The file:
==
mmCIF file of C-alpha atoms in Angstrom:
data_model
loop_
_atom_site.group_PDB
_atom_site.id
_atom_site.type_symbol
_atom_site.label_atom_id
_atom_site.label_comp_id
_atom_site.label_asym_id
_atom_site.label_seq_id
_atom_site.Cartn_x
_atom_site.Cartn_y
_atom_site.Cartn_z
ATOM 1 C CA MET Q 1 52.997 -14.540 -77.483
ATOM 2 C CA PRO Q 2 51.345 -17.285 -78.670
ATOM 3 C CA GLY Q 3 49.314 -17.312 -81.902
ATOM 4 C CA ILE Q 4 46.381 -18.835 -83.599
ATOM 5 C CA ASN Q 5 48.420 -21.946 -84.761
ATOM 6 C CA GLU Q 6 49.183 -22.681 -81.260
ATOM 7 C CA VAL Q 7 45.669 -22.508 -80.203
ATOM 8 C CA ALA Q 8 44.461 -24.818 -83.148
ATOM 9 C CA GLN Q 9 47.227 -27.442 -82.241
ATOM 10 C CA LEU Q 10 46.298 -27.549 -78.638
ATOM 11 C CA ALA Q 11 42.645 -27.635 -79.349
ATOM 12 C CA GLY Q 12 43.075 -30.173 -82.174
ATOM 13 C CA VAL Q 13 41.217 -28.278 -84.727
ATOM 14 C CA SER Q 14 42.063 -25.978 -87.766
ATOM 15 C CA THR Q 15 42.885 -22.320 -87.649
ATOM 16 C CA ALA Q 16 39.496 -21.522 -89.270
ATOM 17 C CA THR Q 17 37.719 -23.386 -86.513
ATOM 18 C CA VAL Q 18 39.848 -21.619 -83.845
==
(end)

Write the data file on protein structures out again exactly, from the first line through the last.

mmCIF file of C-alpha atoms in Angstrom:
data_model
loop_
_atom_site.group_PDB
_atom_site.id
_atom_site.type_symbol
_atom_site.label_atom_id
_atom_site.label_comp_id
_atom_site.label_asym_id
_atom_site.label_seq_id
_atom_site.Cartn_x
_atom_site.Cartn_y
_atom_site.Cartn_z
ATOM 1 C CA MET Q 1 52.997 -14.540 -77.483
ATOM 2 C CA PRO Q 2 51.345 -17.285 -78.670
ATOM 3 C CA GLY Q 3 49.314 -17.312 -81.902
ATOM 4 C CA ILE Q 4 46.381 -18.835 -83.599
ATOM 5 C CA ASN Q 5 48.420 -21.946 -84.761
ATOM 6 C CA GLU Q 6 49.183 -22.681 -81.260
ATOM 7 C CA VAL Q 7 45.669 -22.508 -80.203
ATOM 8 C CA ALA Q 8 44.461 -24.818 -83.148
ATOM 9 C CA GLN Q 9 47.227 -27.442 -82.241
ATOM 10 C CA LEU Q 10 46.298 -27.549 -78.638
ATOM 11 C CA ALA Q 11 42.645 -27.635 -79.349
ATOM 12 C CA GLY Q 12 43.075 -30.173 -82.174
ATOM 13 C CA VAL Q 13 41.217 -28.278 -84.727
ATOM 14 C CA SER Q 14 42.063 -25.978 -87.766
ATOM 15 C CA THR Q 15 42.885 -22.320 -87.649
ATOM 16 C CA ALA Q 16 39.496 -21.522 -89.270
ATOM 17 C CA THR Q 17 37.719 -23.386 -86.513
ATOM 18 C CA VAL Q 18 39.848 -21.619 -83.845